Georgia Politics, Campaigns, and Elections for February 19, 2017


Georgia Politics, Campaigns, and Elections for February 19, 2017

On February 19, 1807, Aaron Burr was arrested in the Mississippi Territory, in what is now Alabama. Burr had served as Vice President during the first term of President Thomas Jefferson, leaving the administration after the 1804 election; later Jefferson issued a warrant accusing Burr of treason.

On Febrary 19, 1942, President Franklin D. Roosevelt issued Executive Order 9066, authorizing the military to remove from military areas any people whose exclusion was “necessary or desirable.” By June 1942, more than 110,000 Japanese Americans had been interned in concentration camps in the western United States.

Union College in New York may have discovered a sample of hair from George Washington. From the Augusta Chronicle:

While college officials can’t say for sure it’s the real deal, the historical evidence is there. The hair was discovered in a pocket-sized almanac for the year 1793 that belonged to Philip J. Schuyler, son of General Philip Schuyler, who served under Washington during the Revolutionary War and founded Union College in 1795.

Susan Holloway Scott, an independent scholar and author, said locks of hair were frequently given as gifts during Washington’s day and it’s likely Martha Washington gave the snip of her husband’s hair to Eliza Schuyler, daughter of the general and wife of Alexander Hamilton.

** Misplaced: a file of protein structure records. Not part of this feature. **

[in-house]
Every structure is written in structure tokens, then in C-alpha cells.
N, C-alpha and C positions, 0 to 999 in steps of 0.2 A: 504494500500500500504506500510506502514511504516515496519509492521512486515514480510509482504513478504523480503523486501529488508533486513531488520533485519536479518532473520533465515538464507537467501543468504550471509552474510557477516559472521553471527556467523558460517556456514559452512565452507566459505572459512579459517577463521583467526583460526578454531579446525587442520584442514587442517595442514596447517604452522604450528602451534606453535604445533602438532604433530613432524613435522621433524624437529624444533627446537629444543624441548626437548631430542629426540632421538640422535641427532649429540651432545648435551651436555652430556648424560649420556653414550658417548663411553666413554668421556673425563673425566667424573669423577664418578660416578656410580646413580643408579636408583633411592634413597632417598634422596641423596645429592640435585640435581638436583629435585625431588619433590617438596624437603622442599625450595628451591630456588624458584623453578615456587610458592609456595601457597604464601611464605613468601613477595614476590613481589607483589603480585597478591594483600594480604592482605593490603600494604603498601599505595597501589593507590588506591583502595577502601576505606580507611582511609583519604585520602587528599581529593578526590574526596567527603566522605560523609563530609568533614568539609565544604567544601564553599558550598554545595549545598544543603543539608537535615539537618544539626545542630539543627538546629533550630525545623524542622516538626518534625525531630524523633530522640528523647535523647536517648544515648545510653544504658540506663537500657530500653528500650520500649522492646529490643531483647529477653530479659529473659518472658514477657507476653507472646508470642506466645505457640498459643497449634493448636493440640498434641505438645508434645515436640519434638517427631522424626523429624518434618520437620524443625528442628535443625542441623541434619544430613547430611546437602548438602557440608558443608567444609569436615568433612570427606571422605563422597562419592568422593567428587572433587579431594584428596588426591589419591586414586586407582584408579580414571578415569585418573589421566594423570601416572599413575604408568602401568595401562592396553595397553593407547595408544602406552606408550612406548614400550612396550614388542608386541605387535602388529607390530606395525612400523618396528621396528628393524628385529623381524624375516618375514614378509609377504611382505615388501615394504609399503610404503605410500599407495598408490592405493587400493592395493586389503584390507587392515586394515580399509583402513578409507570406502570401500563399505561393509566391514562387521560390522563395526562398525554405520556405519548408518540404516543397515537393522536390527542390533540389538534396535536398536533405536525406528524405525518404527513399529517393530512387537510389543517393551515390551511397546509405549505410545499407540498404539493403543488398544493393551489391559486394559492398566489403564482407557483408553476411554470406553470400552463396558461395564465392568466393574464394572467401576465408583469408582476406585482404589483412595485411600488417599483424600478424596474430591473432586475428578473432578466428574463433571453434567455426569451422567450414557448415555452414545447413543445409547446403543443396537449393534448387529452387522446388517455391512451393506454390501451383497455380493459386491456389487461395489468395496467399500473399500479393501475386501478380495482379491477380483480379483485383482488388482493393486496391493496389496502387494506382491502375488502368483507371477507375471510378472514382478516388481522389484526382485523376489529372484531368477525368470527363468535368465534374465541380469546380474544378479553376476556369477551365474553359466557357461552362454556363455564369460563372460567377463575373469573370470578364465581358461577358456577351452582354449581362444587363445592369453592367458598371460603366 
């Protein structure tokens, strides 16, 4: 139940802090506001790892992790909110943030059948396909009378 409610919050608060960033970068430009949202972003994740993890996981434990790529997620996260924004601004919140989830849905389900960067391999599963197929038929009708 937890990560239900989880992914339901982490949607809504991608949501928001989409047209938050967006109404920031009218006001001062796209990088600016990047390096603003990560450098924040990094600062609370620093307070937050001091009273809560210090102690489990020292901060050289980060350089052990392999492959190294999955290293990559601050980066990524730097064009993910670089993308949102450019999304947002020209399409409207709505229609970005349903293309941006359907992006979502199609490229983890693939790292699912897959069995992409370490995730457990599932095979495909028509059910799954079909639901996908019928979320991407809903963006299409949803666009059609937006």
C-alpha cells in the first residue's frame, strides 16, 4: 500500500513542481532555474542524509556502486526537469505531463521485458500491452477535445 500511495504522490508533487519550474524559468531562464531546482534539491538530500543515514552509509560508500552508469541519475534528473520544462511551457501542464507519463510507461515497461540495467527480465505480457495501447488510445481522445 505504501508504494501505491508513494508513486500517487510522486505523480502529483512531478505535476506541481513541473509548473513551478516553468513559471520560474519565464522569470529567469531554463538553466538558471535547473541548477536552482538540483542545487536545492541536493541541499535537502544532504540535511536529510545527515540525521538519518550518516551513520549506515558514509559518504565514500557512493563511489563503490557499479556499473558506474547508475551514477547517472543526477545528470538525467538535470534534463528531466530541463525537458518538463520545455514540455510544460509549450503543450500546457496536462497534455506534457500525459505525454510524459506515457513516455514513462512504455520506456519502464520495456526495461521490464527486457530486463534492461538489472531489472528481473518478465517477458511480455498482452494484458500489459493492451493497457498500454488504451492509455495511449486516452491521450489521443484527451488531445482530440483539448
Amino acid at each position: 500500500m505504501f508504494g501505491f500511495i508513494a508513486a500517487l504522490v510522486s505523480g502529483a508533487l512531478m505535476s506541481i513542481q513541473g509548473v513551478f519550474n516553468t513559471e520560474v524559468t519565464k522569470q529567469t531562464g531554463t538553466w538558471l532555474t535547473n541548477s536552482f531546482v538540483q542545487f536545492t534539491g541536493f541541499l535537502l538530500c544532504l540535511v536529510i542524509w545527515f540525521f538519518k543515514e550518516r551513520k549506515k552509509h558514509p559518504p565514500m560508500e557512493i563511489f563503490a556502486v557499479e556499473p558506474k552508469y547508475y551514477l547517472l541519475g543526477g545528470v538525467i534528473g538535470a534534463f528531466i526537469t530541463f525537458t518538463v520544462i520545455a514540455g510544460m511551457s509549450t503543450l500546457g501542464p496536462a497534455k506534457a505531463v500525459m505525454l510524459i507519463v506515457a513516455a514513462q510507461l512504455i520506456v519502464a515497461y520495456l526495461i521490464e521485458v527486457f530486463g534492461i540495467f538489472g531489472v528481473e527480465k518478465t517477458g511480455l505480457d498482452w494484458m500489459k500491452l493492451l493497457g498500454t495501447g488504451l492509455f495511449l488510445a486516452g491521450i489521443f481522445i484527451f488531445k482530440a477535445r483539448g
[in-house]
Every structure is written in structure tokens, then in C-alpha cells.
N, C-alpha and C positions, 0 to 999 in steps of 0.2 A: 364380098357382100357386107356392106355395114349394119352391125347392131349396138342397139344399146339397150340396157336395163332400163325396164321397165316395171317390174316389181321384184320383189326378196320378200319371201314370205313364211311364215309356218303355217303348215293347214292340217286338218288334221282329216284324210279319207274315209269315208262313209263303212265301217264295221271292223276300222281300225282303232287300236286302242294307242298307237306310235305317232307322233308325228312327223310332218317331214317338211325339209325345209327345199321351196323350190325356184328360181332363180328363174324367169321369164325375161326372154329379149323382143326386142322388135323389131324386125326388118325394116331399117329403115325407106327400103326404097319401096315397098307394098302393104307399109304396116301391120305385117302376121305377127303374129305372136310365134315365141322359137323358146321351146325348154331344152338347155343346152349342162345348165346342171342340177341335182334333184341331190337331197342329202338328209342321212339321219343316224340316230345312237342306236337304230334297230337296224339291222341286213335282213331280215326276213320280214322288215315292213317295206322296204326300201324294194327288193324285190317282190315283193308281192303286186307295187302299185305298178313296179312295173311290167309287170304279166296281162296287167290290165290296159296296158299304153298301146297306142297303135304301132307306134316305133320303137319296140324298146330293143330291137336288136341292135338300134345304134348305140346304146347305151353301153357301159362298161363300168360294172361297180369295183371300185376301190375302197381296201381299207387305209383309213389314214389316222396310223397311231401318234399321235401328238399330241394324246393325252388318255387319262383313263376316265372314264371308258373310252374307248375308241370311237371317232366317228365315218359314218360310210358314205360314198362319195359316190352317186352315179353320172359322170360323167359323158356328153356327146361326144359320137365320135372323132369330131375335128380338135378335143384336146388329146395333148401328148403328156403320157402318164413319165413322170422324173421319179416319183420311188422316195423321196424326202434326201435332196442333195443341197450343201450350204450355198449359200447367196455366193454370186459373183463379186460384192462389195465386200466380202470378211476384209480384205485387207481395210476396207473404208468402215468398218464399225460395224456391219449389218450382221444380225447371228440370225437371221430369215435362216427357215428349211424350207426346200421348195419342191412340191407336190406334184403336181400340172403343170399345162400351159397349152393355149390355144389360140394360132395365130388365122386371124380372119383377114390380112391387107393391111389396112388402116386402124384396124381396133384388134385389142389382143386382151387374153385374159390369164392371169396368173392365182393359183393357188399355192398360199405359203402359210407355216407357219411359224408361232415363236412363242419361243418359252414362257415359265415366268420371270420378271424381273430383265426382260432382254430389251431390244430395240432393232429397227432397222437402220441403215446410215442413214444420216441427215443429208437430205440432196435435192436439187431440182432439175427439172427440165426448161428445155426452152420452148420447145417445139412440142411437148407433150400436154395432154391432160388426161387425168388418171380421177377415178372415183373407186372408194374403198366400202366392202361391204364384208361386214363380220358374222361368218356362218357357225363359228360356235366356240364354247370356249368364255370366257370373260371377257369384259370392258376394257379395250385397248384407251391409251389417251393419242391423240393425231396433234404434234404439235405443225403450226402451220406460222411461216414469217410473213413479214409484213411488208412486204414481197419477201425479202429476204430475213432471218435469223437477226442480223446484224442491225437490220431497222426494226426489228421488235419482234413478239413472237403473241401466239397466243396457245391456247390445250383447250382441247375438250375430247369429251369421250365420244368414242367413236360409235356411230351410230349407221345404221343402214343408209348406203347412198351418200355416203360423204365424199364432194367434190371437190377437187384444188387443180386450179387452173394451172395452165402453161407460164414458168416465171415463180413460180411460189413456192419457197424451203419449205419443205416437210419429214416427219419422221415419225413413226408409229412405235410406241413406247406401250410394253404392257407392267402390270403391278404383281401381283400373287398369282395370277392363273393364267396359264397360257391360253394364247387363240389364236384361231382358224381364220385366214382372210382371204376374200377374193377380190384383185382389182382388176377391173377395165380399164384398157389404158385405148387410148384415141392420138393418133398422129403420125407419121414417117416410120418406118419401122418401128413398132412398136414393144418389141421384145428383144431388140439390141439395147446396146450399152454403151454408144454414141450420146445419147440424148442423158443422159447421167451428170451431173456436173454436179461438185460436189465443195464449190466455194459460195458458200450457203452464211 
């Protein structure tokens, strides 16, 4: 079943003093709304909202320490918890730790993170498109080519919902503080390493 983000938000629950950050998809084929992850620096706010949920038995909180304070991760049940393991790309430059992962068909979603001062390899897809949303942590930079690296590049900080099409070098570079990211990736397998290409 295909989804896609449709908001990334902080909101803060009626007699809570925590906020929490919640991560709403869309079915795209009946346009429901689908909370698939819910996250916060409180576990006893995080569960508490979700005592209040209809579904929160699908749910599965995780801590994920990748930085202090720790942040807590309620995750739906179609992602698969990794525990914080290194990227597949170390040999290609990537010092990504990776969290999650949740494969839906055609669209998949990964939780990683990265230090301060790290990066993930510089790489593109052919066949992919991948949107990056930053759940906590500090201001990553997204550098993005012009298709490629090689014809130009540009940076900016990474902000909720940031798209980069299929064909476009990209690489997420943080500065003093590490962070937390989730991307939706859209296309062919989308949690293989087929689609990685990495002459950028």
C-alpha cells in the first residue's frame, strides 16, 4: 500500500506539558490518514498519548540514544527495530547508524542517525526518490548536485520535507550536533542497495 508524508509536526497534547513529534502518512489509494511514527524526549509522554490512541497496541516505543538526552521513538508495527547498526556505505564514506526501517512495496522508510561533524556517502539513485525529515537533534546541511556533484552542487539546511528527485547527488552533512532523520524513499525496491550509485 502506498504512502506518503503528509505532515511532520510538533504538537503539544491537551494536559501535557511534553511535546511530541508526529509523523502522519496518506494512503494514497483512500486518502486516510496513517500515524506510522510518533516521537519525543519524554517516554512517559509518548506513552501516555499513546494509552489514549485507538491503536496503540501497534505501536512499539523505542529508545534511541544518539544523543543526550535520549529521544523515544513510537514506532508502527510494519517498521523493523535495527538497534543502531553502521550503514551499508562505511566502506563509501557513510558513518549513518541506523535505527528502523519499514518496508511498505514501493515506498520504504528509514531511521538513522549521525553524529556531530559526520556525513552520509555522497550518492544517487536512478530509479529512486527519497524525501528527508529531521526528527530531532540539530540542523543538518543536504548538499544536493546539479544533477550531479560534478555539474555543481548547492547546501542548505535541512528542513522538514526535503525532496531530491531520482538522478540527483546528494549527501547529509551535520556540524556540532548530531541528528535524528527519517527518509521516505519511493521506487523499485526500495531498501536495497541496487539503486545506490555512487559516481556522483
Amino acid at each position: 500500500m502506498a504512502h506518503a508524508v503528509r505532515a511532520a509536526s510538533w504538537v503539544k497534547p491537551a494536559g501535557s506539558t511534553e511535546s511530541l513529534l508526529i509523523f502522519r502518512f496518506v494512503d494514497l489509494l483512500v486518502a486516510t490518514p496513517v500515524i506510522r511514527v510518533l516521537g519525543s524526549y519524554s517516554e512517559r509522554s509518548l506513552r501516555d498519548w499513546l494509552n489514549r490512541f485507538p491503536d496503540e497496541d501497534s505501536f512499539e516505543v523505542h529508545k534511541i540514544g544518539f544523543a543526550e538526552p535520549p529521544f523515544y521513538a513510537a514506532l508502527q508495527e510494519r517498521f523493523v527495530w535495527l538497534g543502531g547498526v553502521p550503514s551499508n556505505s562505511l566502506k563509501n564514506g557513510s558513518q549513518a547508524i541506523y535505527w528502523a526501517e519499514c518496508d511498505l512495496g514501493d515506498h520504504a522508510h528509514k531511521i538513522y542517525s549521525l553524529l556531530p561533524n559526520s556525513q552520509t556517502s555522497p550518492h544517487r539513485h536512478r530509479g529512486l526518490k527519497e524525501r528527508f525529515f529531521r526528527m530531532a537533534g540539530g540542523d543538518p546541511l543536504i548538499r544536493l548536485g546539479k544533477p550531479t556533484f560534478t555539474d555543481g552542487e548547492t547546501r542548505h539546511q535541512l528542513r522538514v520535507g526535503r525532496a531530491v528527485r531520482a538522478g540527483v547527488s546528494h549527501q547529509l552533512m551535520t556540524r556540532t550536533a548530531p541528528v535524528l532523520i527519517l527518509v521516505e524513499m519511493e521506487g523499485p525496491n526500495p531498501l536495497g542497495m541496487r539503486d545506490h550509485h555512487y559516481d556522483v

Eliza passed it on to her son, James A. Hamilton, as noted by the handwriting on the envelope: “from James A. Hamilton given him by his mother, Aug. 10, 1871.”

Georgia Politics, Campaigns, and Elections

Georgia flu deaths are now up to 79 this season, according to Georgia Health News.

That total easily surpasses the 58 deaths the state reported in 2009, the first year that all flu deaths were required to be reported to Georgia Public Health.

The Department of Public Health on Friday also reported 165 hospitalizations in the eight-county metro Atlanta area during the week of Feb. 4 through Feb. 10. That’s the highest number of flu hospitalizations reported this season.

Three of four children who died had not received the flu shot, the CDC’s acting director said.

About half of the children who died had underlying medical conditions that made them more vulnerable to severe complications from the flu, and 60 percent had been admitted to the hospital before they died, WebMD reported Thursday.